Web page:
Courts To Rule On Biden’s 14th Amendment Argument

( — A court in Boston will hear arguments on whether President Biden can use the 14th Amendment to ignore debt limit legislation. The lawsuit was filed by a federal workers union, which argues that the President does not have to seek the approval of Congress to raise the nation’s debt ceiling because the 14th Amendment allows him to do so unilaterally.

The union argues that the 14th Amendment’s declaration that the nation’s debt “shall not be questioned” is sufficient for the White House to act. Legal experts are divided on whether this is an accurate reading of the Amendment.

Garrett Epps, a constitutional law professor at the University of Oregon, said the section was written to avoid bipartisan bickering. Epps believes the President should use the legislation to end the current deadlock.

Former Treasury Secretary Jack Lew takes the opposite view. He said the Amendment was never intended to give unilateral power to the President. He added that it would be a risky move for Biden and could result in a constitutional crisis.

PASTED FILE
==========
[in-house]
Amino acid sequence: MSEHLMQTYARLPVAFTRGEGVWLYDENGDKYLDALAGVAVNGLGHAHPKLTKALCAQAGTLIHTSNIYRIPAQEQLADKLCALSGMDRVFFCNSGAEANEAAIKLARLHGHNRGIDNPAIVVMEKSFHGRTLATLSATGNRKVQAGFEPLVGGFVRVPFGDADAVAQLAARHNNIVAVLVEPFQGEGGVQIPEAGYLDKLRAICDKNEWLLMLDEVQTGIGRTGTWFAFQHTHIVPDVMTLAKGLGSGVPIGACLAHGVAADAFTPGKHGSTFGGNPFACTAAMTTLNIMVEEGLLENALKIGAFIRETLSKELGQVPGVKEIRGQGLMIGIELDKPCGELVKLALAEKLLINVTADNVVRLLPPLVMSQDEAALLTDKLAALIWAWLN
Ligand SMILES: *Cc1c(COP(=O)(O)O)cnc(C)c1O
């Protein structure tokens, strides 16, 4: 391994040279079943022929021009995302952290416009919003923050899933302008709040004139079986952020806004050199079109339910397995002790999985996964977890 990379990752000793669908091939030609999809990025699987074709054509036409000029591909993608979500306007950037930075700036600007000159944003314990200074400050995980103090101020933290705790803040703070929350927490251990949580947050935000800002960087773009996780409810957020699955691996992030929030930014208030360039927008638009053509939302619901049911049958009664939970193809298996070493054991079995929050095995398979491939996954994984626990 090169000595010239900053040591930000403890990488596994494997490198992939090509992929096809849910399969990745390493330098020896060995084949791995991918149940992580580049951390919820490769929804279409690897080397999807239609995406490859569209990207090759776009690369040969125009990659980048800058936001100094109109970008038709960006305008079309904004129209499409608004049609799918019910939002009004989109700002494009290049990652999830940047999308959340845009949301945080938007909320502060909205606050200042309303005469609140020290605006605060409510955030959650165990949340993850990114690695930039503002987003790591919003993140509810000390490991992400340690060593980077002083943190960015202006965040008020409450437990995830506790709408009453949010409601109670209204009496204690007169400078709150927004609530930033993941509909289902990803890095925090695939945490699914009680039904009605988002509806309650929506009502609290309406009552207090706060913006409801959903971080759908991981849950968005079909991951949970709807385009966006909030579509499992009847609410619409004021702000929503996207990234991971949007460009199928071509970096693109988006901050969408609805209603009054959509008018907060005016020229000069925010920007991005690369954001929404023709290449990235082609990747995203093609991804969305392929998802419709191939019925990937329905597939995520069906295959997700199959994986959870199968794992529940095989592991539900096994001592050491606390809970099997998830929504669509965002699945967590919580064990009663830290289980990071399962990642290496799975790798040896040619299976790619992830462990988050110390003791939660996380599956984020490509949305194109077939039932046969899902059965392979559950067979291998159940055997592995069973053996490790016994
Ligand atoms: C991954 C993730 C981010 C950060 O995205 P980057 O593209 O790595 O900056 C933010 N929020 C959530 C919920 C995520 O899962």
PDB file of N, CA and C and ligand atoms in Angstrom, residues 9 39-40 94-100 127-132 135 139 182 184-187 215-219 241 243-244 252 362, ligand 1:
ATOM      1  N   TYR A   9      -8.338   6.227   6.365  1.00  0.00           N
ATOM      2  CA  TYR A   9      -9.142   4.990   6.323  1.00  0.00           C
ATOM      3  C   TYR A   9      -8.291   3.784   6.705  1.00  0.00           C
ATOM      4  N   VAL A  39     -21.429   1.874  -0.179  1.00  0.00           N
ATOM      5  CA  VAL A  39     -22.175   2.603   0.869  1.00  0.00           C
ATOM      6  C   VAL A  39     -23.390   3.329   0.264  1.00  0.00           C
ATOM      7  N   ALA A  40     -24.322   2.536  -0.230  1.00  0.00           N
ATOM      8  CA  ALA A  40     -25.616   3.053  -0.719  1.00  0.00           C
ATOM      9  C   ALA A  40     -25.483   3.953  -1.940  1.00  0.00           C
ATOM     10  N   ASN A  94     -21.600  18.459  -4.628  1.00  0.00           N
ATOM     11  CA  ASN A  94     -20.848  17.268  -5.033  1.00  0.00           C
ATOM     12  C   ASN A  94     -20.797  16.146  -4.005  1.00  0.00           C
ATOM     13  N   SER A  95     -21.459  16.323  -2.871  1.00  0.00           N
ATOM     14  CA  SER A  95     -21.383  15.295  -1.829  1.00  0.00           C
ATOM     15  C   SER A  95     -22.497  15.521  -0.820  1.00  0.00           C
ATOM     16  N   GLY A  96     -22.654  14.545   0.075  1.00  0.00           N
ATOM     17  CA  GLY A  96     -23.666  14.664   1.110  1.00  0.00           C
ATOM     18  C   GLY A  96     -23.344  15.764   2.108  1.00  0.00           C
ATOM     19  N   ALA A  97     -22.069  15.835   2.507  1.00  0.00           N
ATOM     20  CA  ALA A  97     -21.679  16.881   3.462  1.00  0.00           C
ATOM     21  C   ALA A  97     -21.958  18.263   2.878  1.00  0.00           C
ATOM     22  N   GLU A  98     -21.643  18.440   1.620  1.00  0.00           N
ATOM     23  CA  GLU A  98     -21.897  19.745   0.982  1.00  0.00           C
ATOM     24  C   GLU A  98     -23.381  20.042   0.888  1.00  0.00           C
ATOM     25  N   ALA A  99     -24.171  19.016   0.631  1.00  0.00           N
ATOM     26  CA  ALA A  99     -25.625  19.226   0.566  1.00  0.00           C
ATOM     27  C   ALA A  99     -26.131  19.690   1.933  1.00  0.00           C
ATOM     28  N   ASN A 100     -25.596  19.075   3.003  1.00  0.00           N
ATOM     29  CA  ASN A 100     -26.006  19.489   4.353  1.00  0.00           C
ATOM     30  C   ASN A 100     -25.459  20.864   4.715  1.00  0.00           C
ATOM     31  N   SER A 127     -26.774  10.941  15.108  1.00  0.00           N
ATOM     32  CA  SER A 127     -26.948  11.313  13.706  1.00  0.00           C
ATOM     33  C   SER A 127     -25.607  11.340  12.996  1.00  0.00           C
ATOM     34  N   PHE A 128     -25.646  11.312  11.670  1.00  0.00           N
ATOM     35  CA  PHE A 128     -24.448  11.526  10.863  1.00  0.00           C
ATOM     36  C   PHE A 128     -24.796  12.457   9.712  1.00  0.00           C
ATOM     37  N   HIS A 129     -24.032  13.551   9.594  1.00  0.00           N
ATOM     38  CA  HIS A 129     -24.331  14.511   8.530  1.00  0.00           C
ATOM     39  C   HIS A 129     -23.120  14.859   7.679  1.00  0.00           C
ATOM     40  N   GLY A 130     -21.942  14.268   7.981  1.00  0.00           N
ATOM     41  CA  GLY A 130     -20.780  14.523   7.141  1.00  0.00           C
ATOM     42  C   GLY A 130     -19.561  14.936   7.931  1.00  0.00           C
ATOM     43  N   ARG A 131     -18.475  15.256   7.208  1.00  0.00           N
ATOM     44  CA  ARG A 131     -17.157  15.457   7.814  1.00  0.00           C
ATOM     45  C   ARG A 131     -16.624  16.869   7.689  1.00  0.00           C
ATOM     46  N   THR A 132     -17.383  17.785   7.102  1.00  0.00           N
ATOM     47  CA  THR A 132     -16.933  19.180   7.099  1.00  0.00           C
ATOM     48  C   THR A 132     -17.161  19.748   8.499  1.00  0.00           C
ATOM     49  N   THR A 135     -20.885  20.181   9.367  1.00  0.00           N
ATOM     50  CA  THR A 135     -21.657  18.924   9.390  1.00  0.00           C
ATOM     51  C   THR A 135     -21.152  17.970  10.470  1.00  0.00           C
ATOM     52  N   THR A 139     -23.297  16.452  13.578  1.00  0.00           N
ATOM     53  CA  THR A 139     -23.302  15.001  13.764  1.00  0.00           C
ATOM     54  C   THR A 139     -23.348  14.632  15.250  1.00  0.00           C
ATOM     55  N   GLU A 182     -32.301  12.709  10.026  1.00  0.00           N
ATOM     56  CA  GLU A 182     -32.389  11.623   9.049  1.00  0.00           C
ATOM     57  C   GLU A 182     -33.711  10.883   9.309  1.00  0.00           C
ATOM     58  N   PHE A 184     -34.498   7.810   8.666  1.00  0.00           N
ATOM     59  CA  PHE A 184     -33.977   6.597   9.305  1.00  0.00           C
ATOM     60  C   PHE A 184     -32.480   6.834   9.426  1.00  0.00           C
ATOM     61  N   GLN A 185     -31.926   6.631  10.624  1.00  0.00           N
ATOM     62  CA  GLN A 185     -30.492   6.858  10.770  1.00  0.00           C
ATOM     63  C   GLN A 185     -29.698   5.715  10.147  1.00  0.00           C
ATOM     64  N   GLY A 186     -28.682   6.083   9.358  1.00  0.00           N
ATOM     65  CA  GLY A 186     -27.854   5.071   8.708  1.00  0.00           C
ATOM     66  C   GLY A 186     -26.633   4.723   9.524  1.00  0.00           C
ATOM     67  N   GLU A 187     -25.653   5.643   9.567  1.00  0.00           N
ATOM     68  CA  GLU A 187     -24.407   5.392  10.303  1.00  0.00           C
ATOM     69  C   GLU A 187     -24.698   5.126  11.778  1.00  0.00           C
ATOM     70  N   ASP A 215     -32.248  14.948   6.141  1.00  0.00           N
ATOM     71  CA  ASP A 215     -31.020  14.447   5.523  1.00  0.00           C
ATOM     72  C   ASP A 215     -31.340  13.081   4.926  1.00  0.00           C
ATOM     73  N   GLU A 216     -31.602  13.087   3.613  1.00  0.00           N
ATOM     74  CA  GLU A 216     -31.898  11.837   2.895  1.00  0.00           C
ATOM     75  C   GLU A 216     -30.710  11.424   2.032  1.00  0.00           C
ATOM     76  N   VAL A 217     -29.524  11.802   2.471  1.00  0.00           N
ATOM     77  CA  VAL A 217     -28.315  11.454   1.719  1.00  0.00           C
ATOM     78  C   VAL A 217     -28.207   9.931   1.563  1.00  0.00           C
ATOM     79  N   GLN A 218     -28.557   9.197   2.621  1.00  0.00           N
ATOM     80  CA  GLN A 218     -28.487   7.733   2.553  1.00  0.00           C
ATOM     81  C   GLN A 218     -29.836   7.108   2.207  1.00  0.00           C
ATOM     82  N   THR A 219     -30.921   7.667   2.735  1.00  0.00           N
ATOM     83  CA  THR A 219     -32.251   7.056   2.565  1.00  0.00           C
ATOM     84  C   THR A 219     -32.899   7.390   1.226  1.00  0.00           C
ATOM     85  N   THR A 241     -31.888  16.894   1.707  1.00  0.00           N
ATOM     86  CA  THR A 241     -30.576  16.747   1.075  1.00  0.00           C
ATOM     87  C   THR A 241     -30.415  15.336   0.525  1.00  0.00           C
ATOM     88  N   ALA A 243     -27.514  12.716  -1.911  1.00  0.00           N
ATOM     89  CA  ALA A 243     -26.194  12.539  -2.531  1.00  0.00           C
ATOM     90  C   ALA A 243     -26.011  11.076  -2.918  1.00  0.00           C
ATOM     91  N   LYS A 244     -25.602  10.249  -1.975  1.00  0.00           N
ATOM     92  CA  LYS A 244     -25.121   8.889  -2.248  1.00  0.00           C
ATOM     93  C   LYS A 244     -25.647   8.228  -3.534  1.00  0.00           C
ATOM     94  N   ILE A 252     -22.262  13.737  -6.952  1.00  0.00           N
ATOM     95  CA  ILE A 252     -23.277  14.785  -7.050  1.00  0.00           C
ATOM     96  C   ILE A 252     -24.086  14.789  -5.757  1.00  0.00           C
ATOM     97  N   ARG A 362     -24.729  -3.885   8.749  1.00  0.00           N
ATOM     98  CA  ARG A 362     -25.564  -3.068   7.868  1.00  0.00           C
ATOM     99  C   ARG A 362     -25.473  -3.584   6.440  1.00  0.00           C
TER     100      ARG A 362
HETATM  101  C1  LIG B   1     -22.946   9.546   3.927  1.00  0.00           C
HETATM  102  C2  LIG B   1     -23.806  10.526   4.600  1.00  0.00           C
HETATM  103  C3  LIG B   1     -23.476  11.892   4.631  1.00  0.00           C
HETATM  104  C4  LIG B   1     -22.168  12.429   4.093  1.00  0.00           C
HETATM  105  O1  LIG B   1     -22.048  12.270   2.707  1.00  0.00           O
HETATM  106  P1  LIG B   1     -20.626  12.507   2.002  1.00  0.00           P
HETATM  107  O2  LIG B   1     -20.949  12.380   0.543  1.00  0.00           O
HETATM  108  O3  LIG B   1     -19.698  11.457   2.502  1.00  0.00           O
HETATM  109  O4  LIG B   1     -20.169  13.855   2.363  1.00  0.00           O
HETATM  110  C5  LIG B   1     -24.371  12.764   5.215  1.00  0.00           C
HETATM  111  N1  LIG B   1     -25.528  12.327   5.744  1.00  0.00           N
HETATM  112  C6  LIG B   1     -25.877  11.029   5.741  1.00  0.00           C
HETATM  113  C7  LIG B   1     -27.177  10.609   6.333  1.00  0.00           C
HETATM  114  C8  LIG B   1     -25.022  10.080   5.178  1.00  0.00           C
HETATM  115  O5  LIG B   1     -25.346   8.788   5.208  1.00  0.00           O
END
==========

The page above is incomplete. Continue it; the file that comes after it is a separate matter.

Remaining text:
No other government has ever used the 14th Amendment for this purpose.

Republicans and Democrats are locked in a stand-off that, according to Treasury Secretary Janet Yellen, must be resolved by June 1st. She warned legislators that if the stand-off does not end by this time, a US debt default would result. This could startle world markets and provoke a global financial crisis. It would also send the US into recession and seriously damage America’s standing on the world stage.

The debt ceiling refers to a fixed amount the government can borrow. It is currently $31.4 trillion. The White House wants to increase this ceiling but needs Republican support in Congress. The GOP will only give its backing to the increase if the government will agree to future spending cuts. The Biden administration has refused to commit to this. Some Democrats are now urging Biden to invoke the 14th Amendment to end the crisis.

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